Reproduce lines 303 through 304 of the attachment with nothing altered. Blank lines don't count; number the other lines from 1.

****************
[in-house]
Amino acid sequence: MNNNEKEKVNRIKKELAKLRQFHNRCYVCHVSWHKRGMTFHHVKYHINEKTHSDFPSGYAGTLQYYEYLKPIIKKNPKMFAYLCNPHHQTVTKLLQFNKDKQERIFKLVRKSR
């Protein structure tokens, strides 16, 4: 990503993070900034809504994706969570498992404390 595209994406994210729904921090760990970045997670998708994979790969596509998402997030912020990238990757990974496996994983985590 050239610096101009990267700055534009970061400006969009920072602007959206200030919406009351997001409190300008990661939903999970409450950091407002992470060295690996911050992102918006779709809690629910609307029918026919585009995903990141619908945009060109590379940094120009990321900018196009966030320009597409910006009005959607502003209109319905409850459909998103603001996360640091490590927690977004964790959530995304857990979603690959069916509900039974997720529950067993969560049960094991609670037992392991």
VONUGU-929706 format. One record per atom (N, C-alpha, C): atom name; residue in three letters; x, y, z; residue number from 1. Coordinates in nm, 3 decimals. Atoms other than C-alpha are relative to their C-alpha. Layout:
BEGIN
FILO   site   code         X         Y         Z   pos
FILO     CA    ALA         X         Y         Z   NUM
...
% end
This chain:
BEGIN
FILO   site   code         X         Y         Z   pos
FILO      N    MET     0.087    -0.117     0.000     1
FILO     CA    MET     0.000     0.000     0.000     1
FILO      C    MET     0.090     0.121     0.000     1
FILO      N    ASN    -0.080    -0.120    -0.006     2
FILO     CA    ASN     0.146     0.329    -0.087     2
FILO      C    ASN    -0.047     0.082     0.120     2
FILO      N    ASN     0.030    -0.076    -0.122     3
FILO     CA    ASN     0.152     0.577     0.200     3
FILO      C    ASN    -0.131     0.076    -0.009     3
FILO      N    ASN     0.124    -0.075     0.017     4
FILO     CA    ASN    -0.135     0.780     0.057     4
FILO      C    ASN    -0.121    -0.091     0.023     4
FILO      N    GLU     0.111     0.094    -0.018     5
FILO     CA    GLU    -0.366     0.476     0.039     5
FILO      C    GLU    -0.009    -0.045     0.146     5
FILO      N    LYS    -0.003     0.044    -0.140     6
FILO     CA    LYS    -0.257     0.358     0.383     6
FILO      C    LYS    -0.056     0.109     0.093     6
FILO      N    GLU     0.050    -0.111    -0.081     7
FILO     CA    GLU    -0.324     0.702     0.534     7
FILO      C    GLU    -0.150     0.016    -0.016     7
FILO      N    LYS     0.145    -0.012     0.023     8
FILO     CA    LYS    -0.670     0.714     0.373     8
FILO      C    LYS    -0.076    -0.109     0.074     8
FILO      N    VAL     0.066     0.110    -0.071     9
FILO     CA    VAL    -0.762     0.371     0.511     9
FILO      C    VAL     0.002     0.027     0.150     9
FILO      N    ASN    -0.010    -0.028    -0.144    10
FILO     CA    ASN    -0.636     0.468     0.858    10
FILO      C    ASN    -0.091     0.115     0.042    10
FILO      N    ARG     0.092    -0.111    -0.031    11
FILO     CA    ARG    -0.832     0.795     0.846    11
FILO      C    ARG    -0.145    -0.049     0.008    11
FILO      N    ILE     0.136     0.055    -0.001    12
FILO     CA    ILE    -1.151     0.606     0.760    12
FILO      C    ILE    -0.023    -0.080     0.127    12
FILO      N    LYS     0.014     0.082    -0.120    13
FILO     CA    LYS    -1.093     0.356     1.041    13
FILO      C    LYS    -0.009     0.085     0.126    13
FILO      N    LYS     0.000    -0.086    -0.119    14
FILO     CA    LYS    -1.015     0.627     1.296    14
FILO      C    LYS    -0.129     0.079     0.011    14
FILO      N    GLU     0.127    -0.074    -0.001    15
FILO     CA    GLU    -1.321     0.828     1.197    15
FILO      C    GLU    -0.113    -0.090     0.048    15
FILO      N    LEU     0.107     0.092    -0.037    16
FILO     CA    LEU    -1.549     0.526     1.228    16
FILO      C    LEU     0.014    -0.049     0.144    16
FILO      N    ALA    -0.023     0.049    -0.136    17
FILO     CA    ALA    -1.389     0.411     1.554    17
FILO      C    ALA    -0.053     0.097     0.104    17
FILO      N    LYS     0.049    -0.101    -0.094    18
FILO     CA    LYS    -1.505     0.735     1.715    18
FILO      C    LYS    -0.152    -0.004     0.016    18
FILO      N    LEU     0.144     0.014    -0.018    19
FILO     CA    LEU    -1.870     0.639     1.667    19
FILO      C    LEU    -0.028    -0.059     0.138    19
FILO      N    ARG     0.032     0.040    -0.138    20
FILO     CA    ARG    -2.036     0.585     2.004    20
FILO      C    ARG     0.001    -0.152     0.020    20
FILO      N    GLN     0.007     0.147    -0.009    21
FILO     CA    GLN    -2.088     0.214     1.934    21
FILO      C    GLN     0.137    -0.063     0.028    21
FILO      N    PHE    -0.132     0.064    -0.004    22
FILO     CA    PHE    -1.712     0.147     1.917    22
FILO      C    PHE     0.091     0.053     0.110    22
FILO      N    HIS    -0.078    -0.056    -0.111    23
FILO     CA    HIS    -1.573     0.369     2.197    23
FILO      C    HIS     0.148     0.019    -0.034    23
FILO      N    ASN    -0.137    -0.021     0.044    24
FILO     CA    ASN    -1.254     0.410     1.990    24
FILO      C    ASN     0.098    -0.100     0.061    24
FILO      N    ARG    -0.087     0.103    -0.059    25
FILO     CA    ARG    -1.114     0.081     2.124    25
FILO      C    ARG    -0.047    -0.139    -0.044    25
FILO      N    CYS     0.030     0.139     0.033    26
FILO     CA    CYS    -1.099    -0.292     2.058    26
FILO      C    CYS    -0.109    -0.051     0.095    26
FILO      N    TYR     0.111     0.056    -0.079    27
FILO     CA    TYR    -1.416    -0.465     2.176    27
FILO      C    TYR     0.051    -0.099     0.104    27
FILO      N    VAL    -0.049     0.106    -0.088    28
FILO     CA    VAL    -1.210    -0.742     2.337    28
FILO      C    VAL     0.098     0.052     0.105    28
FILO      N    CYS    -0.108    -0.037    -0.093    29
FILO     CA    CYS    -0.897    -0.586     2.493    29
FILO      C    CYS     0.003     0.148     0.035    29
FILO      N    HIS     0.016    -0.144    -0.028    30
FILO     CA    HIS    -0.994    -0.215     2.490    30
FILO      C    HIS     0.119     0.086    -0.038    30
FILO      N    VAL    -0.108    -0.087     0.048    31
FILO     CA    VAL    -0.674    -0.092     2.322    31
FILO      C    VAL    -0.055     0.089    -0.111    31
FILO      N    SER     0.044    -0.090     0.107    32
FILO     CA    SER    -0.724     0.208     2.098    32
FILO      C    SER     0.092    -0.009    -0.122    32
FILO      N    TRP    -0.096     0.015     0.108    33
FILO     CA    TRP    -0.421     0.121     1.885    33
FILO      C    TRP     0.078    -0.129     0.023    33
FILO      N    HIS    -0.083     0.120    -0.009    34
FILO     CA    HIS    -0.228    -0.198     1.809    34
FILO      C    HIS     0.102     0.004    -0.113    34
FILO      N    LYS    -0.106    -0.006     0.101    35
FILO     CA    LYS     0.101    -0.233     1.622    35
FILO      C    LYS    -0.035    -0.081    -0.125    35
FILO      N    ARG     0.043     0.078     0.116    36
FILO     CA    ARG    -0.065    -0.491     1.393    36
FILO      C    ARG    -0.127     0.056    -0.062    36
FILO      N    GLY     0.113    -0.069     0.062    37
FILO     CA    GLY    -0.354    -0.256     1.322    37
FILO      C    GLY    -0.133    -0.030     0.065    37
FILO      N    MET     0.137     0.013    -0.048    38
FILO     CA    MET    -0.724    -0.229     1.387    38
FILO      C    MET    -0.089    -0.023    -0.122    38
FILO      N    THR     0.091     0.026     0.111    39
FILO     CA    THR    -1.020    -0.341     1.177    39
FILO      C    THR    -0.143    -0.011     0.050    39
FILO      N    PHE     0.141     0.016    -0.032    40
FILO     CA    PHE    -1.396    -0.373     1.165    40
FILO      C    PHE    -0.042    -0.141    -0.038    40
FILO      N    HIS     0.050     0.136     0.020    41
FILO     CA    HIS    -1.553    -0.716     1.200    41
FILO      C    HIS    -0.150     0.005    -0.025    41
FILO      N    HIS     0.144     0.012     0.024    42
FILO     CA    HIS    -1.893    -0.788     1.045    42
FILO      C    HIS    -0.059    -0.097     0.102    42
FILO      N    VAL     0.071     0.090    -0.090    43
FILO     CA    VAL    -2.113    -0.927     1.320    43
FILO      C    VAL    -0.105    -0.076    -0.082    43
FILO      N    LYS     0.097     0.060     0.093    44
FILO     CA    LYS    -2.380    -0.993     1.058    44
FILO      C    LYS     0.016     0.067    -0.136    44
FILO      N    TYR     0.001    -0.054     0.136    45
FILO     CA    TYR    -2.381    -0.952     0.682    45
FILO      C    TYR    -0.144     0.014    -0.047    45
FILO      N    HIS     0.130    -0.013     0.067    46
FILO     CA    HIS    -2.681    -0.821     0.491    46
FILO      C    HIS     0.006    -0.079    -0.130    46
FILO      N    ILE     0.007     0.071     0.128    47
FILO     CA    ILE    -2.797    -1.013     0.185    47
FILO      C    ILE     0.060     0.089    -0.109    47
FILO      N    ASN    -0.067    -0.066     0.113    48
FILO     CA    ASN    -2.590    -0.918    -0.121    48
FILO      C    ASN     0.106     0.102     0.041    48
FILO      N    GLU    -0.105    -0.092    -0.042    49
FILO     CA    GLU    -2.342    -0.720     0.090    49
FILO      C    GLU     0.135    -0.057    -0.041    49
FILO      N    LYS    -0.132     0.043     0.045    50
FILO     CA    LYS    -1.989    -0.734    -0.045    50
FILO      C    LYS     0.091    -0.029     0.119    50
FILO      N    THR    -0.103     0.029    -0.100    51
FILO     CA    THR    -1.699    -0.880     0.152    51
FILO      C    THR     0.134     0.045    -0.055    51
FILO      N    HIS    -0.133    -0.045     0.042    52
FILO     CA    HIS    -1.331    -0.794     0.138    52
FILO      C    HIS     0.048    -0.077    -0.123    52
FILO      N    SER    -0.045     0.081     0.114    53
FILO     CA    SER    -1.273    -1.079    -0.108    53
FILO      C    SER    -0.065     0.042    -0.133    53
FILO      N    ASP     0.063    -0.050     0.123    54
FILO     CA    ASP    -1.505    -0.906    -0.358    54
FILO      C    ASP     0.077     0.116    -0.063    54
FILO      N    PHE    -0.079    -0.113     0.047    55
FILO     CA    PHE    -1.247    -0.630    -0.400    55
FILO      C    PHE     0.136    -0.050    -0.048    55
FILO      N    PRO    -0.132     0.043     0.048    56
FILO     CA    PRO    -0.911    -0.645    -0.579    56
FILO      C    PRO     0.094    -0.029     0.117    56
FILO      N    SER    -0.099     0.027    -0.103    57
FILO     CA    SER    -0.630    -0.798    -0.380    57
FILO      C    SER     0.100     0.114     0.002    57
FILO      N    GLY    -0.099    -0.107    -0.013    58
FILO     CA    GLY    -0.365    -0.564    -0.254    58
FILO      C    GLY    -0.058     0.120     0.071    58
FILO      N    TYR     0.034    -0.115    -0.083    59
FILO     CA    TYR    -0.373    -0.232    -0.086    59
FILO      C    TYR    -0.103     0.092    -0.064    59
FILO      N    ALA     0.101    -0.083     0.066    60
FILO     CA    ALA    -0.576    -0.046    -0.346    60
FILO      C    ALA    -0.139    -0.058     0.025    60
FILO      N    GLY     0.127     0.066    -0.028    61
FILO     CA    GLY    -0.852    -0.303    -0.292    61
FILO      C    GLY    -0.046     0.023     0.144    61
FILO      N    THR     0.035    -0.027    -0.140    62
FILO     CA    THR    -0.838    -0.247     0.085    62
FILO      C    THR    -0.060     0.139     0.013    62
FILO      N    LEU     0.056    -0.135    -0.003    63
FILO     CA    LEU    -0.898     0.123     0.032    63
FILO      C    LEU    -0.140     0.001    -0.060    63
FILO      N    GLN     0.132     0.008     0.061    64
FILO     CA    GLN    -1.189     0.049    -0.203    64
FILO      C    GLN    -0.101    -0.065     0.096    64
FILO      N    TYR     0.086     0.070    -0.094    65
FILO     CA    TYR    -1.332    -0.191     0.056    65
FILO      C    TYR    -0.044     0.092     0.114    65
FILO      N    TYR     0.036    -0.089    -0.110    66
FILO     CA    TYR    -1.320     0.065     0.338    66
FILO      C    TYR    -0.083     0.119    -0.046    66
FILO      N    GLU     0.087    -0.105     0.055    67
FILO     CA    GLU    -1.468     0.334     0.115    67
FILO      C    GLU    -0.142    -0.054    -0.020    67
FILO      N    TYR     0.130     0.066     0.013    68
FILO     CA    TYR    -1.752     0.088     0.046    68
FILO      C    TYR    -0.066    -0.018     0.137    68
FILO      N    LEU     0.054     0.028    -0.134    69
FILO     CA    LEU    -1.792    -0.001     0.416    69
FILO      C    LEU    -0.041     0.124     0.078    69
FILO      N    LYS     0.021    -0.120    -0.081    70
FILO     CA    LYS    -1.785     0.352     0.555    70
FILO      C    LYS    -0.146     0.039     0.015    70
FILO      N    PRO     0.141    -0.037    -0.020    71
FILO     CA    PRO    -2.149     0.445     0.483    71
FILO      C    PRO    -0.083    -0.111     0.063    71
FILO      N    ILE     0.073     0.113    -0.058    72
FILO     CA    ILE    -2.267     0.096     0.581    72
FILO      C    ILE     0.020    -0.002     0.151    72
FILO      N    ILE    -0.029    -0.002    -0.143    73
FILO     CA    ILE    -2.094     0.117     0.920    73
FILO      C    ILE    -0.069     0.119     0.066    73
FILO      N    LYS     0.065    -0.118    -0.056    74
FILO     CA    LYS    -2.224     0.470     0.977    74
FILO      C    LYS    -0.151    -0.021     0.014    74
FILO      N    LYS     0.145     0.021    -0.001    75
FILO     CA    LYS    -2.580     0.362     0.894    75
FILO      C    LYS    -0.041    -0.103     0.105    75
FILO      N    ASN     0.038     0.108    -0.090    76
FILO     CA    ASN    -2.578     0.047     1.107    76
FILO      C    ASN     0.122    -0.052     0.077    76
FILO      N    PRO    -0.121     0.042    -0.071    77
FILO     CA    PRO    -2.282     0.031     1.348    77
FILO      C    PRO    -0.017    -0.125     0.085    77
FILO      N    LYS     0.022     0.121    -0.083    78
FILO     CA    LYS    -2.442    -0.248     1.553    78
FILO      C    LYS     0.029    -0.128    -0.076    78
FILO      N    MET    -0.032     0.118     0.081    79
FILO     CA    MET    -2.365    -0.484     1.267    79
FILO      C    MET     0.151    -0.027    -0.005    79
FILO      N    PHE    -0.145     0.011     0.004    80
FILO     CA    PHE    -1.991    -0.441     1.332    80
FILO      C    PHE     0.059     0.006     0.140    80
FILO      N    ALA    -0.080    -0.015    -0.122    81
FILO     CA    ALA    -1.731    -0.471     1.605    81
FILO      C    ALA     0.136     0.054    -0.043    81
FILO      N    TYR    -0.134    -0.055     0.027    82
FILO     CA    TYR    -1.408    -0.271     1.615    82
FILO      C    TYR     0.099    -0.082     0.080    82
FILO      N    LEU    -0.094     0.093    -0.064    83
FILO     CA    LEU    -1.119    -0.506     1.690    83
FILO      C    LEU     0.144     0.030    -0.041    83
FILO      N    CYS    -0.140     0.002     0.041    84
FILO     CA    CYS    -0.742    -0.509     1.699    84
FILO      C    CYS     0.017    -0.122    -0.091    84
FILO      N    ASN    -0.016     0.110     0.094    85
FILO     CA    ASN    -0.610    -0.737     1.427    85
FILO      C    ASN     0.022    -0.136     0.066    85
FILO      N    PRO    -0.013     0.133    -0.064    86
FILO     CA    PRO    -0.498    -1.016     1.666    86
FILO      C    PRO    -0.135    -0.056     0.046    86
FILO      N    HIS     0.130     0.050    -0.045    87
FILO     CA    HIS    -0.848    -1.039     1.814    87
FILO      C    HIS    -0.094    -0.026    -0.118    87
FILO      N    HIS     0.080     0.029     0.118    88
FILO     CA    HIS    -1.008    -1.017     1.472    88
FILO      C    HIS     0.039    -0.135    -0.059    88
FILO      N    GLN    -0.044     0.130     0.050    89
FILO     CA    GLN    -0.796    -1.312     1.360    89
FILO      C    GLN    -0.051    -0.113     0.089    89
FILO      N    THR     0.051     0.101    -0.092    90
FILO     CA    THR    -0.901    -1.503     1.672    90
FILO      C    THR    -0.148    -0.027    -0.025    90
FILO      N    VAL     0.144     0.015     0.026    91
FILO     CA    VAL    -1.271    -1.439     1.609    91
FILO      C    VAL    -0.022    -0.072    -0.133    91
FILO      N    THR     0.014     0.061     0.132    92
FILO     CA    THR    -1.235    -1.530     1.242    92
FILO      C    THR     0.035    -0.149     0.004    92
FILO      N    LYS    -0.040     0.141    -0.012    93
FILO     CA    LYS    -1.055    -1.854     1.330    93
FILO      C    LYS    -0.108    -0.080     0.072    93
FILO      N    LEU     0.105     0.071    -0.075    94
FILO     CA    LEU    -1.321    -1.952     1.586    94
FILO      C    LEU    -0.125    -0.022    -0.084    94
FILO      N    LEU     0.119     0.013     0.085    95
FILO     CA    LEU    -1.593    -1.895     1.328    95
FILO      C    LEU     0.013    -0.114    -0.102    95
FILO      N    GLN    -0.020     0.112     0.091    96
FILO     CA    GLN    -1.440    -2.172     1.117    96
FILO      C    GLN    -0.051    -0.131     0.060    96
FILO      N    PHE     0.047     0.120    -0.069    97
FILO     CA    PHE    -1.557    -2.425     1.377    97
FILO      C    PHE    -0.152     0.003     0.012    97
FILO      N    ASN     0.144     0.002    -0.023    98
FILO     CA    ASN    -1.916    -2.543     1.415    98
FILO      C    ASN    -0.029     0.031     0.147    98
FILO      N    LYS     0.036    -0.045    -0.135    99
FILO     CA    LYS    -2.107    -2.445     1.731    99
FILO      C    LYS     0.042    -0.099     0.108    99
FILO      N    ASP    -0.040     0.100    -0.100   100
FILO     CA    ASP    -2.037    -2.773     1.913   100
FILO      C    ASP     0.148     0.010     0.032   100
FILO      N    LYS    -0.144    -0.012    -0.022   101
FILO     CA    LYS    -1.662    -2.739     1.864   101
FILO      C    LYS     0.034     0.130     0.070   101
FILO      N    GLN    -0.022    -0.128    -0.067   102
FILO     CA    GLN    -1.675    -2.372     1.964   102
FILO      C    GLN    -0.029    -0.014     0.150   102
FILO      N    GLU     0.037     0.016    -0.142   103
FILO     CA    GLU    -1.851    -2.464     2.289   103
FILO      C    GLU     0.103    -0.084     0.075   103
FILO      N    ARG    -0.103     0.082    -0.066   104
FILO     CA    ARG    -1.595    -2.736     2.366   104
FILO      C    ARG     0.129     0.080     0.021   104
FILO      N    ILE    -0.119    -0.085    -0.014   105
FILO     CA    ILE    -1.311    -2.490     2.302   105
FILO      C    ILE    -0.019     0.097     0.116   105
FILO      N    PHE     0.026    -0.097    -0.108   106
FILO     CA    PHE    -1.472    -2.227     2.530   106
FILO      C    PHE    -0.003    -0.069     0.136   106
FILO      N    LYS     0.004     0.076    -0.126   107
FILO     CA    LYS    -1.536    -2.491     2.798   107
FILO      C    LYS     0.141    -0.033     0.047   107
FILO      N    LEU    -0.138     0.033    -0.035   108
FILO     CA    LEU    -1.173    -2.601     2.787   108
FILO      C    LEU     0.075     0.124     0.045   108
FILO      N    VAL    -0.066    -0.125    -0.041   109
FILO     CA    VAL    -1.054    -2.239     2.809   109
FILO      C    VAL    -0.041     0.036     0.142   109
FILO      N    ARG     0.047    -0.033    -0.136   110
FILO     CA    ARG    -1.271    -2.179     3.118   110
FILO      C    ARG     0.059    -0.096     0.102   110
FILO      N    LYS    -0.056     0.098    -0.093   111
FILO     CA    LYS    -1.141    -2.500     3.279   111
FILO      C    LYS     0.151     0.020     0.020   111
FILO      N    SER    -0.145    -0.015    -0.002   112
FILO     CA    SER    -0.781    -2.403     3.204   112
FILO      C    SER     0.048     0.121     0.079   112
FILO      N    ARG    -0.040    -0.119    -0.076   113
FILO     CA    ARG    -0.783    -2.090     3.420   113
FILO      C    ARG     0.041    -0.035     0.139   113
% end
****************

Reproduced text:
FILO      C    PHE    -0.152     0.003     0.012    97
FILO      N    ASN     0.144     0.002    -0.023    98